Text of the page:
Background and objectives: Antistaphylococcal penicillins (ASPs) are recommended as first-line treatment for invasive infections caused by methicillin-susceptible Staphylococcus aureus (MSSA). Cefazolin is an alternative option, but there is theoretical concern about its use as some MSSA strains produce beta-lactamases active against cefazolin. The study compared the outcomes in patients with MSSA infections treated with flucloxacillin and cefazolin.
Methods: We analysed data from The Australia and New Zealand Co-operative Outcomes of Staphylococcal Sepsis (ANZCOSS) observational study, which included all consecutive unique episodes of Staphylococcus aureus bacteraemia from 27 hospital-based or independent microbiology laboratories from January 2007 to September 2013. In this retrospective analysis of prospectively collected data, we compared 30-day all-cause mortality in patients with MSSA bacteraemia treated with flucloxacillin to that in patients treated with cefazolin.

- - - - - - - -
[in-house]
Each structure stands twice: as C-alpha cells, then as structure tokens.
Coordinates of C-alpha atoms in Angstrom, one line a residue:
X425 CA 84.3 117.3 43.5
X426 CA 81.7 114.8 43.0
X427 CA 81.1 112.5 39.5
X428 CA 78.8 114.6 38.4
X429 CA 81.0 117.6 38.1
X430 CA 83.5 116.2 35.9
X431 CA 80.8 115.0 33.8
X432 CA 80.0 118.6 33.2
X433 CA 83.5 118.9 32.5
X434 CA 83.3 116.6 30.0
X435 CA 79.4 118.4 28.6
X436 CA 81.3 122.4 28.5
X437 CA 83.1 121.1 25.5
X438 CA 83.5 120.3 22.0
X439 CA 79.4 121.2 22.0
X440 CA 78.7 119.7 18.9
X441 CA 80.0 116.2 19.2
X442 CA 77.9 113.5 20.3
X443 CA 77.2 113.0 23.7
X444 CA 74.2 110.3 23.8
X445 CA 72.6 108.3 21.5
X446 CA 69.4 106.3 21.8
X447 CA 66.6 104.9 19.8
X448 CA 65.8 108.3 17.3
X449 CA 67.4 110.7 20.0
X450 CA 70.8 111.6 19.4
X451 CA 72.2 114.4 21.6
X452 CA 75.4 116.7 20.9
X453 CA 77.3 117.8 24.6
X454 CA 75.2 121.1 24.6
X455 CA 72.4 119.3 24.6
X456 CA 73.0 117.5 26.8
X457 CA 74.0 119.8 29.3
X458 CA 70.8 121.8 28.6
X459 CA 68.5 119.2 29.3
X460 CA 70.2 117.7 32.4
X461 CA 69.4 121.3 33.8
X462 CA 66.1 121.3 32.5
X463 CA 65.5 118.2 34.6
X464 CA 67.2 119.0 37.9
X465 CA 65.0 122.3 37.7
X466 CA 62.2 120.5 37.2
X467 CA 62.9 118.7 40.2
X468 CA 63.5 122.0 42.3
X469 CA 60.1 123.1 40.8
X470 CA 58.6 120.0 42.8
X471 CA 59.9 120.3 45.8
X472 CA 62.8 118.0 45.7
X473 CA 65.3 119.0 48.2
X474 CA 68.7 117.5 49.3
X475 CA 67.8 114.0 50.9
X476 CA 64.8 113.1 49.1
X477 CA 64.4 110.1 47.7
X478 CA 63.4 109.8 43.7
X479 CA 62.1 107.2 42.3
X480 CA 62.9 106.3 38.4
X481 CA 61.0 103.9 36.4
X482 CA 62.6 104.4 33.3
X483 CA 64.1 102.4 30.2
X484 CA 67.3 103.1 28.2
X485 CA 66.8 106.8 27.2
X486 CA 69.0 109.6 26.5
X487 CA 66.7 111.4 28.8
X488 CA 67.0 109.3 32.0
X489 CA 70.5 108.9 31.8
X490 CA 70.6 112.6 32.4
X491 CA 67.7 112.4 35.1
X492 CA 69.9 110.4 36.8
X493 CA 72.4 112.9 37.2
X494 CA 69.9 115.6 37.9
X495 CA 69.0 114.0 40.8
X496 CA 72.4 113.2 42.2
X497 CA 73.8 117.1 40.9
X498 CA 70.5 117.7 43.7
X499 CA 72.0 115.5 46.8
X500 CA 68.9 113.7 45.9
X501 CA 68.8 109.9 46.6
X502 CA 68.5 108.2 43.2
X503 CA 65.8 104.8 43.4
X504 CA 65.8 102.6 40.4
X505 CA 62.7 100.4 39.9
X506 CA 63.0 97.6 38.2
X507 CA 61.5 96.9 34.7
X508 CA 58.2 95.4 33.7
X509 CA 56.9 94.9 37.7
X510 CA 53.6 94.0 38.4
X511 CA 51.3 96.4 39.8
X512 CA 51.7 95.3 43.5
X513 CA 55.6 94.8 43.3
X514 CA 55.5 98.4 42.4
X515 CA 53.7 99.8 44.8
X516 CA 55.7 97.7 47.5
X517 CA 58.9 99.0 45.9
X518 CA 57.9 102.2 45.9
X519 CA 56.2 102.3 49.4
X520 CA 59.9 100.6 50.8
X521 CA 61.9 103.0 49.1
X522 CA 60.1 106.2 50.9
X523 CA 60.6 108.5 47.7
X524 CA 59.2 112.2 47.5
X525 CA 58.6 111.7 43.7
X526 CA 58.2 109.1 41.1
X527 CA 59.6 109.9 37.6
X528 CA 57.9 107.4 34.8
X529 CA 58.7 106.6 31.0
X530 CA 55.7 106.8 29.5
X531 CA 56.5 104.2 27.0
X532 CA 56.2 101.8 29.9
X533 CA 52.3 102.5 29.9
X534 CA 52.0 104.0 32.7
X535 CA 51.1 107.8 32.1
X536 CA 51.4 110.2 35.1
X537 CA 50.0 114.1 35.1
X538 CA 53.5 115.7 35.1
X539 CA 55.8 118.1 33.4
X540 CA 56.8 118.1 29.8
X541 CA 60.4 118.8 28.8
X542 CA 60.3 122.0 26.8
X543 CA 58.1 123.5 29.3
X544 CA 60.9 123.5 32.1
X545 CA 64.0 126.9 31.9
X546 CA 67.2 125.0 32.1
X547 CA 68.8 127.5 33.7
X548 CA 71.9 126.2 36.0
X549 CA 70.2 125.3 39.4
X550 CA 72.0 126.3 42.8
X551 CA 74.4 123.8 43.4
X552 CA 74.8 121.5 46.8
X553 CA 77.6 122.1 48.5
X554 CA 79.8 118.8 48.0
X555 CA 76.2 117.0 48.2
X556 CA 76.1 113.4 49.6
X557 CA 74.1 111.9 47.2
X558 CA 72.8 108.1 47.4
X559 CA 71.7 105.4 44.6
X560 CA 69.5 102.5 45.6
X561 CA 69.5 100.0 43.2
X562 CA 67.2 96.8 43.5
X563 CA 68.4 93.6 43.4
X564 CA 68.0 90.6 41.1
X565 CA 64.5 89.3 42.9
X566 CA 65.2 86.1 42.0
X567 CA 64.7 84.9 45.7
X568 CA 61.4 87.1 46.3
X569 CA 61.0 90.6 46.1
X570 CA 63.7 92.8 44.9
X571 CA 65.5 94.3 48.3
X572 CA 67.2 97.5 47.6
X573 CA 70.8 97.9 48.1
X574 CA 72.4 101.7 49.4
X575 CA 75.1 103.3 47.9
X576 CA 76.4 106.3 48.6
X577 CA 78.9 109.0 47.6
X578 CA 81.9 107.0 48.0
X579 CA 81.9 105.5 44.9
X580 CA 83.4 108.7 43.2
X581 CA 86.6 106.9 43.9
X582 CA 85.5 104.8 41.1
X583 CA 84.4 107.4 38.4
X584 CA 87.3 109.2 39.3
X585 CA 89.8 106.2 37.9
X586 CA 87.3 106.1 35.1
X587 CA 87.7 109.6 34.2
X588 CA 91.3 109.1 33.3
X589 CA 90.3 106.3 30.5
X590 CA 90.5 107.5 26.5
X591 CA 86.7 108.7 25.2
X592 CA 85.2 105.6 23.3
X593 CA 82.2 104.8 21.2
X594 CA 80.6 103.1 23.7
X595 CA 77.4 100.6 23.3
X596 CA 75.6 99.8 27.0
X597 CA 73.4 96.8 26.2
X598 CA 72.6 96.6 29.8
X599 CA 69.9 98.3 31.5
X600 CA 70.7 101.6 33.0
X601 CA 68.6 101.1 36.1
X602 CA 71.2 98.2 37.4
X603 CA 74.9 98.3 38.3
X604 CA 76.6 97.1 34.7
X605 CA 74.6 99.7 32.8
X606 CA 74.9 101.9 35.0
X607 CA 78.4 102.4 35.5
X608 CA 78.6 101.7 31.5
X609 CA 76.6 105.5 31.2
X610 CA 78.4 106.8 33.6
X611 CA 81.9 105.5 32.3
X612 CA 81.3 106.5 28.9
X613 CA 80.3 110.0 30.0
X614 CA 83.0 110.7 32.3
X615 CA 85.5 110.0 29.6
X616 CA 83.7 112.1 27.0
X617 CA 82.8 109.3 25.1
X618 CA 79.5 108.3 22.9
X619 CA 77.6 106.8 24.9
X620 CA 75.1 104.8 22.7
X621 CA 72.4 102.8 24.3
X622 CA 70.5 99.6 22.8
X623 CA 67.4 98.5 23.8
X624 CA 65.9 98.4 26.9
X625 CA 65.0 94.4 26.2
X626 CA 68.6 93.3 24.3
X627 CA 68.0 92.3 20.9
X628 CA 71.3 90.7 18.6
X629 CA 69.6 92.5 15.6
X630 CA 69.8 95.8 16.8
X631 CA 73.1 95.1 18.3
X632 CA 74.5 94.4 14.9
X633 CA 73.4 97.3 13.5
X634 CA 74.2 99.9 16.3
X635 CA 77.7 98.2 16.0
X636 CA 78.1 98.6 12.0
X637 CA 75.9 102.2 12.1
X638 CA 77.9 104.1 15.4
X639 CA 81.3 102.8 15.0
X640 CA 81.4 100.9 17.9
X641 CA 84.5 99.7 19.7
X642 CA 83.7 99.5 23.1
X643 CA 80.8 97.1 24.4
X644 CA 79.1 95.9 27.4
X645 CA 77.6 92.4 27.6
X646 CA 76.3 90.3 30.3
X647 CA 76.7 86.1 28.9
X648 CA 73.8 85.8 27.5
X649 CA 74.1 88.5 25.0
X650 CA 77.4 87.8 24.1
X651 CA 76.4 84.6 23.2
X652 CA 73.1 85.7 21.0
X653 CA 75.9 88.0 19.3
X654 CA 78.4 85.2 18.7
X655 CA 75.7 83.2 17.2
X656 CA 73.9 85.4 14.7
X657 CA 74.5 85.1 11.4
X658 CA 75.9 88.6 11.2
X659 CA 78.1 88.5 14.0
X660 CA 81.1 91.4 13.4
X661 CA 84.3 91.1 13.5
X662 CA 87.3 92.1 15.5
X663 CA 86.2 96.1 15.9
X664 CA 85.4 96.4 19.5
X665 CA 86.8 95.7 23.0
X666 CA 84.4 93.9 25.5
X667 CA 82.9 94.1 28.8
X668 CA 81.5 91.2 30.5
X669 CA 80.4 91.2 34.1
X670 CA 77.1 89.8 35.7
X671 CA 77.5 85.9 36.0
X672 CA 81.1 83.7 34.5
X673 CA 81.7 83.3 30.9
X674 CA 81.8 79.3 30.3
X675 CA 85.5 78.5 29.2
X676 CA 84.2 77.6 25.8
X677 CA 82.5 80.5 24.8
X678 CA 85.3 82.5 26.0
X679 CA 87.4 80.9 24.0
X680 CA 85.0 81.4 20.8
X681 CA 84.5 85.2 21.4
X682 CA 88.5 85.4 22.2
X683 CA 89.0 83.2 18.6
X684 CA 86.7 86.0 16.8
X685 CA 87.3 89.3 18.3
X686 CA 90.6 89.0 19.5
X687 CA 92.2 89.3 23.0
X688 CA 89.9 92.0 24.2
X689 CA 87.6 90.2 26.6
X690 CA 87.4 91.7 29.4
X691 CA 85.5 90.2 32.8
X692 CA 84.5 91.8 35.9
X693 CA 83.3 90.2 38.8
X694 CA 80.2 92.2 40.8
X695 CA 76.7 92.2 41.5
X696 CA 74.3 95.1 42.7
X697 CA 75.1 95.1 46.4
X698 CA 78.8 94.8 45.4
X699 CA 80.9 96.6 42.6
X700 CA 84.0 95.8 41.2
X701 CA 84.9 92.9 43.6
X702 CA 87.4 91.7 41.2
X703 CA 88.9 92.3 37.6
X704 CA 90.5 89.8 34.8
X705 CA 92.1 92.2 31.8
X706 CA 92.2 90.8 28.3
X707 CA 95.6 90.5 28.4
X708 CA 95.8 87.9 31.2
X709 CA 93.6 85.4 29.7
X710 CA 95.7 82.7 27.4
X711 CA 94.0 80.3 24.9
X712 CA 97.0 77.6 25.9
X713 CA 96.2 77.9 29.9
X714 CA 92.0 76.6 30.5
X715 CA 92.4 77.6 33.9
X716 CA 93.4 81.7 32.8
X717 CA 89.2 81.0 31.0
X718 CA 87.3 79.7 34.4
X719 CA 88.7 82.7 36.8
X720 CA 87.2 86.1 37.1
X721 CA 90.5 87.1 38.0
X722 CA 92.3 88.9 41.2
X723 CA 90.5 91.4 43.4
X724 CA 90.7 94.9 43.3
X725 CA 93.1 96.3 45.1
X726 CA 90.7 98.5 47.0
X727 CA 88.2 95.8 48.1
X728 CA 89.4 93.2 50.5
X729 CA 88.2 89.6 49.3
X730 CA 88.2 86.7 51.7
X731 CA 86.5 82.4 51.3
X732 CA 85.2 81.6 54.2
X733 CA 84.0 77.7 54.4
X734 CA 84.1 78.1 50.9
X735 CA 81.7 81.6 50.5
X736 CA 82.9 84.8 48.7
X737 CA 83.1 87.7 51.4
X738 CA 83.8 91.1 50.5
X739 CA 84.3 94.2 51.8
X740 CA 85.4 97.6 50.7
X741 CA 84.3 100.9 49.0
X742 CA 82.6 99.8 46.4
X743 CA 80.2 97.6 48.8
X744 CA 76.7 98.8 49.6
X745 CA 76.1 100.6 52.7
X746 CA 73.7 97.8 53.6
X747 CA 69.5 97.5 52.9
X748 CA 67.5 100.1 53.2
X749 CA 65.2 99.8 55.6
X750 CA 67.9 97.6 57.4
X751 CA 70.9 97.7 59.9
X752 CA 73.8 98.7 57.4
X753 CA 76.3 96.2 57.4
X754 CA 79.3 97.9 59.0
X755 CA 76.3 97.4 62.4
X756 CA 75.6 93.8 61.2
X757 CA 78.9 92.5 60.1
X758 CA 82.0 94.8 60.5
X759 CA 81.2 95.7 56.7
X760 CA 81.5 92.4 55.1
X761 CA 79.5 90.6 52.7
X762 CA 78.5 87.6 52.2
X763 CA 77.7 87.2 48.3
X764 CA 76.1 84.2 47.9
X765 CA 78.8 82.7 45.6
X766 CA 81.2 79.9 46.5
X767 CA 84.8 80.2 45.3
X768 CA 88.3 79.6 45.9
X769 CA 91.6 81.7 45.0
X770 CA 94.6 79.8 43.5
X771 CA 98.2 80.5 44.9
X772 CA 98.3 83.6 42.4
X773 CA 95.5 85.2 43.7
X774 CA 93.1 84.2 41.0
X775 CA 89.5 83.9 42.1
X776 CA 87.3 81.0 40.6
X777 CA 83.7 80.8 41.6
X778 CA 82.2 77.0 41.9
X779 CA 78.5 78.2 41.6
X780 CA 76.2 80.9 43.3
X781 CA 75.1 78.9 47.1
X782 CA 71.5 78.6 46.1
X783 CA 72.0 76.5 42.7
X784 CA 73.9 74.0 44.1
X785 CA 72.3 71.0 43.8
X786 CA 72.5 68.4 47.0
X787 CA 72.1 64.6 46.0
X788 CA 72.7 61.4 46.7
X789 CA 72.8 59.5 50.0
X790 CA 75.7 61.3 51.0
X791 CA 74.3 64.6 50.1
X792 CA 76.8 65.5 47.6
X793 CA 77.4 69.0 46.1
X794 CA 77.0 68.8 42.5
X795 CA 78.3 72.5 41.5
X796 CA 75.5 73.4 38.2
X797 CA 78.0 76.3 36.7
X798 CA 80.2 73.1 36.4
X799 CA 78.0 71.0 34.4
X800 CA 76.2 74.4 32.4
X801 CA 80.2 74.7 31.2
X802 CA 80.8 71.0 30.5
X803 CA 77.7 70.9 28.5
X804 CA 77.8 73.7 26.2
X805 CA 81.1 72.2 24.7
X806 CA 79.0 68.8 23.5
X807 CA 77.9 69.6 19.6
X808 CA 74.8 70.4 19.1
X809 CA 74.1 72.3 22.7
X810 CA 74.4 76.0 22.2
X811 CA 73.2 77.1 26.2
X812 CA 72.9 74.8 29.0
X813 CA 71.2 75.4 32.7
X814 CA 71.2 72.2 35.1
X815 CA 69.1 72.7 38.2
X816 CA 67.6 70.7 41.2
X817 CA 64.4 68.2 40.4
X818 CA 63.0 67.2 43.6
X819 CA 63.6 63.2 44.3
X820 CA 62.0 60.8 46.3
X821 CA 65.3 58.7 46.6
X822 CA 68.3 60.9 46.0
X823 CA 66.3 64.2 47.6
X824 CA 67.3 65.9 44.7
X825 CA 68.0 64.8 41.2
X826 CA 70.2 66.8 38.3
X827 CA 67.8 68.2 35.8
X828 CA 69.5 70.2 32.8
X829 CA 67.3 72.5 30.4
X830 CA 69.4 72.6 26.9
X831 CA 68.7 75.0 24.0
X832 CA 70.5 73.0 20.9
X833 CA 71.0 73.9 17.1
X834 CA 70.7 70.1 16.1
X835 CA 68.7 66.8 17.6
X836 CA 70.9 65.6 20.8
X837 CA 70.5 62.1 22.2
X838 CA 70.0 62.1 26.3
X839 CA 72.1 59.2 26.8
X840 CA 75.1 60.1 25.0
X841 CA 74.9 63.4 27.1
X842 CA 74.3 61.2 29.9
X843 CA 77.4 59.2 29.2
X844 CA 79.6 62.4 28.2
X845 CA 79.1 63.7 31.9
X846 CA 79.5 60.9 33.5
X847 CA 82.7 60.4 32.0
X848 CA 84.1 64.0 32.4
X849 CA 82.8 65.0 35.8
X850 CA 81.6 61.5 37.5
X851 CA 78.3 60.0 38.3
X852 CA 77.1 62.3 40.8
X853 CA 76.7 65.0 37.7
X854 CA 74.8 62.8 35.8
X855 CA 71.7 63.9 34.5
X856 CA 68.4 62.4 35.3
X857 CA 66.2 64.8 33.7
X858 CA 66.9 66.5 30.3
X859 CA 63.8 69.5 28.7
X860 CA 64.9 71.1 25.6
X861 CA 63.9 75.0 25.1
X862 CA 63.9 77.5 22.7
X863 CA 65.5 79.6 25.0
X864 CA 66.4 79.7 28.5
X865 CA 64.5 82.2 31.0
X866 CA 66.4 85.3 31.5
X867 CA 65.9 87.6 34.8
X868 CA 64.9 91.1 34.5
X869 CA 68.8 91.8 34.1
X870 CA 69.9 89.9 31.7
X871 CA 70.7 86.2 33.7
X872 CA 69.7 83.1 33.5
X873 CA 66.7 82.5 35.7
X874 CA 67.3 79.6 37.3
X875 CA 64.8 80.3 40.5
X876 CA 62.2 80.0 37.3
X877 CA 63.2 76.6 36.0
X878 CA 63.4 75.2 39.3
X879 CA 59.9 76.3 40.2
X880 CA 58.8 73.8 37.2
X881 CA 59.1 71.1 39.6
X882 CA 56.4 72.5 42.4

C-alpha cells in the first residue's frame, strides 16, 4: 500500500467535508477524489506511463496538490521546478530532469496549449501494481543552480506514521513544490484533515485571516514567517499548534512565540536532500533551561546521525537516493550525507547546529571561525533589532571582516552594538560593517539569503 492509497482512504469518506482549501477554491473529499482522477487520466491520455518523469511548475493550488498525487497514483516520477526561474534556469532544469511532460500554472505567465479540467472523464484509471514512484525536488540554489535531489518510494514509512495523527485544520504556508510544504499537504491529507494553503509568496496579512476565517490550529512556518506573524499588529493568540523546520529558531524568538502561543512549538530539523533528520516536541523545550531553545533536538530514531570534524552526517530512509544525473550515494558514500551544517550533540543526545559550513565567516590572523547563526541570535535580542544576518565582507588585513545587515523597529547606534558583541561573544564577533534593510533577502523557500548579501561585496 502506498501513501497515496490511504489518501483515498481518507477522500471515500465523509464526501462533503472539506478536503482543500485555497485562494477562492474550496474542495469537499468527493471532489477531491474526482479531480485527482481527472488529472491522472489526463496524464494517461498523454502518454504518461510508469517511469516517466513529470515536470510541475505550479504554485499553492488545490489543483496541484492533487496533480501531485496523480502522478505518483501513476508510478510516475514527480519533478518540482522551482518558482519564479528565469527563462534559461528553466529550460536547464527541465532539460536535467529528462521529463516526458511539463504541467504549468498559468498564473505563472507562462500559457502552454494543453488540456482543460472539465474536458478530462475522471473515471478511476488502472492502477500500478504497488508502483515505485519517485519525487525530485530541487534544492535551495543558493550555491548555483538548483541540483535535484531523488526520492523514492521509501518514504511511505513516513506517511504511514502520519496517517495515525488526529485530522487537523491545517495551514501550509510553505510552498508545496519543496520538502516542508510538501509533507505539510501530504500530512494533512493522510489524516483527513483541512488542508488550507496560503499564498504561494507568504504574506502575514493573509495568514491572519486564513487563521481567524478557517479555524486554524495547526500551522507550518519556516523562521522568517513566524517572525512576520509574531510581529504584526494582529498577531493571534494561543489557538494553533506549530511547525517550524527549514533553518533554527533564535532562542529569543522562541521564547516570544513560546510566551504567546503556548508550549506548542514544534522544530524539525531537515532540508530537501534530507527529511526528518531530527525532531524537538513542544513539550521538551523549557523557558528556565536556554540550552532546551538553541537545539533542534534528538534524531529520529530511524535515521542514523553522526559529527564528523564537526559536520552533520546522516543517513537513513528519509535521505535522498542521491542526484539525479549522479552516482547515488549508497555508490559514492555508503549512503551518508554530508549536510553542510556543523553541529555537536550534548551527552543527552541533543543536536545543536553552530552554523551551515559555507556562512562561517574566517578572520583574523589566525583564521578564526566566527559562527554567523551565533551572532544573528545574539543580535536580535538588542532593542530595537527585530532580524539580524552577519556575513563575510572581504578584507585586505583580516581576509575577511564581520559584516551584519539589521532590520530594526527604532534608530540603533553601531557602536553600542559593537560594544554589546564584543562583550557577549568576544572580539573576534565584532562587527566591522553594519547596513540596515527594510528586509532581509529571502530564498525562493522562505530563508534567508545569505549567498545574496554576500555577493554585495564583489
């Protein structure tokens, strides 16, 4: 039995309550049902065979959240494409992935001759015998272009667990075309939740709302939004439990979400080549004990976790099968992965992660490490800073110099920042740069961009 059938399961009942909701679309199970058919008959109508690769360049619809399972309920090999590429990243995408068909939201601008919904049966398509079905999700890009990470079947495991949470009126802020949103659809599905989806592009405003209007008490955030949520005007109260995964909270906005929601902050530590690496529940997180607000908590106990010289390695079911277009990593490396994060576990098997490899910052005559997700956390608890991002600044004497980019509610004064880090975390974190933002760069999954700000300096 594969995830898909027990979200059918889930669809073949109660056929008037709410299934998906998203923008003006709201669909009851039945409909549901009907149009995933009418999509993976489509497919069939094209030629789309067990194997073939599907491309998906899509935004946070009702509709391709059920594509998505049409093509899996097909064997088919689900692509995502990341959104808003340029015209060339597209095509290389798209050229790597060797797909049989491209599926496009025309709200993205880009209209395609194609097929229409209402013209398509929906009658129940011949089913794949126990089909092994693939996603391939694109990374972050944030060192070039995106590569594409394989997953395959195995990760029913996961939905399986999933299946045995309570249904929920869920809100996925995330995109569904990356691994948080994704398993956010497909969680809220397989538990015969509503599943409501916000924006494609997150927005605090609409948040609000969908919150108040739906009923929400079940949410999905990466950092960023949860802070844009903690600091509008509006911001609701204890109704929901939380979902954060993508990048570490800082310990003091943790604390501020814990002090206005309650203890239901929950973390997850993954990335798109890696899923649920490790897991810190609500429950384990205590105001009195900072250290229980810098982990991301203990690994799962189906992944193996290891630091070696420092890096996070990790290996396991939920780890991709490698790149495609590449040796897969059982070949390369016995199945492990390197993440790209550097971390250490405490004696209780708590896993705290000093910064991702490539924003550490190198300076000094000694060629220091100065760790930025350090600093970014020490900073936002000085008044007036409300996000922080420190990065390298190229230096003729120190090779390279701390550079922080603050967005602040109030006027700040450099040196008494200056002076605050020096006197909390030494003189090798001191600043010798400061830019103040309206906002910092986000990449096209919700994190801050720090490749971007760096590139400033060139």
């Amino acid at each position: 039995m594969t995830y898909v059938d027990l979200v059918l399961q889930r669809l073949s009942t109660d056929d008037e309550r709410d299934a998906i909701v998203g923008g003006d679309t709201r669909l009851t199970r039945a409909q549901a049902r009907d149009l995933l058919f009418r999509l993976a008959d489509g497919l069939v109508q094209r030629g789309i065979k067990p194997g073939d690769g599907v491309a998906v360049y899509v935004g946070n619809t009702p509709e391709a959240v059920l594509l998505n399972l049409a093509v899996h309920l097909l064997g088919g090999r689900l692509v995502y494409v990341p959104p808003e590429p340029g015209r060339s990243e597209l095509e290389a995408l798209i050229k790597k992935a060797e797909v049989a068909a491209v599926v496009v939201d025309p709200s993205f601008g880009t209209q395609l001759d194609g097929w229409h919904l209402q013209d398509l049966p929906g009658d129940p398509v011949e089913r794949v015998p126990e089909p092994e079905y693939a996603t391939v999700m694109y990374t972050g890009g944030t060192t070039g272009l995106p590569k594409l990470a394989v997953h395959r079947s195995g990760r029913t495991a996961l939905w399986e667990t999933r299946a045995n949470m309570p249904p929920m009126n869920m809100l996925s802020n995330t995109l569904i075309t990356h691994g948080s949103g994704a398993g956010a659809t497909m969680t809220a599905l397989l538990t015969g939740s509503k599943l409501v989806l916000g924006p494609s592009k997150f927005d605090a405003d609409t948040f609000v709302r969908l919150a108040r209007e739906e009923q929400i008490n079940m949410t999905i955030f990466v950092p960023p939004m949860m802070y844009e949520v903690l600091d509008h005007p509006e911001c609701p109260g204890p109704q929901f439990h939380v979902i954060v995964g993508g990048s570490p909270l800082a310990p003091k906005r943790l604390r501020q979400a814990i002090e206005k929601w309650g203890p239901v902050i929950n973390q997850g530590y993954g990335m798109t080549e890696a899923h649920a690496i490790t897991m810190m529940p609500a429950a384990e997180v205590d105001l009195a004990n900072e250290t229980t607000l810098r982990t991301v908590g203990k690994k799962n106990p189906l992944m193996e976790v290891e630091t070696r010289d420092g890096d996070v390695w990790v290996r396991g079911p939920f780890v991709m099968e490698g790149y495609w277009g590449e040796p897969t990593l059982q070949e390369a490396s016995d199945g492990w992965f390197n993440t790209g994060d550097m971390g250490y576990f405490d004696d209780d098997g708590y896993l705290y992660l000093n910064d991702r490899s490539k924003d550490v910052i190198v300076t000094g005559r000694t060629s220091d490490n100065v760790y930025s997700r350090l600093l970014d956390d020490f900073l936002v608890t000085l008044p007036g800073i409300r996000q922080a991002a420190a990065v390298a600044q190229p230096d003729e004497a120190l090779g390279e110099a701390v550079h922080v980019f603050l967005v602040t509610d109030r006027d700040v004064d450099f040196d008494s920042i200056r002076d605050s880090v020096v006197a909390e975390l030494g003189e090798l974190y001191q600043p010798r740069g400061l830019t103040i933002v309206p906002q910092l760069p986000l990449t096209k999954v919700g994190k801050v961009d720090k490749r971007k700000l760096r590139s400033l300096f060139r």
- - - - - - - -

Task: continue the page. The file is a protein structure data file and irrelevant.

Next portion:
Results: We included data from 7312 episodes of MSSA bacteremia and found no difference in 30-day mortality in those treated with flucloxacillin (731/6520 [11.2%, 95% CI 10.9–12.5%]) compared to cefazolin (83/792 [10.7%, 95% CI 8.4–12.8%]), OR 0.93 (95% CI 0.72–1.17). In a propensity-adjusted analysis, mortality remained non-significantly lower in the cefazolin group (aOR 0.86 [95% CI 0.65–1.14]).
Conclusions: This study supports the results from previous observational studies from other regions, while extending them to Australasia and to a much larger number of patients. Although this observational study indicates cefazolin is likely to have equivalent or superior outcomes to ASPs for MSSA bacteraemia, this can only be convincingly proven by a properly designed randomised controlled trial.